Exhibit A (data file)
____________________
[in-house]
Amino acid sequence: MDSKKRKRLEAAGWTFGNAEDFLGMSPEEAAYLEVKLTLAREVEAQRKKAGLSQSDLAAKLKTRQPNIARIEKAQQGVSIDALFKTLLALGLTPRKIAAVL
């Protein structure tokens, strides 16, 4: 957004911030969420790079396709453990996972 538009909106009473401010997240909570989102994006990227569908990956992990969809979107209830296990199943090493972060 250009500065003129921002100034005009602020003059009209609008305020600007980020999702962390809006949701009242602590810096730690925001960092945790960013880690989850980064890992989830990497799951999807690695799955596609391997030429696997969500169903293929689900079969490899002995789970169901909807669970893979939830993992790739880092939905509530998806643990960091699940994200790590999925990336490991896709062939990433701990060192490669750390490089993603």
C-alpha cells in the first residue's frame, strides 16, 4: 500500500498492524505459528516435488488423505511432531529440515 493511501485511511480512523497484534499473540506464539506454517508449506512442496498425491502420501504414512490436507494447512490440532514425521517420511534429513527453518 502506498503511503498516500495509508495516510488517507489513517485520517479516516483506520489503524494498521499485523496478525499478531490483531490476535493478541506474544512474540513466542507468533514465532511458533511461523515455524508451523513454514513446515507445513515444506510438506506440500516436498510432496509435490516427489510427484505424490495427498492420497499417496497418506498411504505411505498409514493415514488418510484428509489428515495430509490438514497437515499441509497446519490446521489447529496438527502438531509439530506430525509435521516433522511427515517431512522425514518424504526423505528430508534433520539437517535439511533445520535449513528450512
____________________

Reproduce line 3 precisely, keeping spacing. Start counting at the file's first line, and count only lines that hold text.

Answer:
């Protein structure tokens, strides 16, 4: 957004911030969420790079396709453990996972 538009909106009473401010997240909570989102994006990227569908990956992990969809979107209830296990199943090493972060 250009500065003129921002100034005009602020003059009209609008305020600007980020999702962390809006949701009242602590810096730690925001960092945790960013880690989850980064890992989830990497799951999807690695799955596609391997030429696997969500169903293929689900079969490899002995789970169901909807669970893979939830993992790739880092939905509530998806643990960091699940994200790590999925990336490991896709062939990433701990060192490669750390490089993603």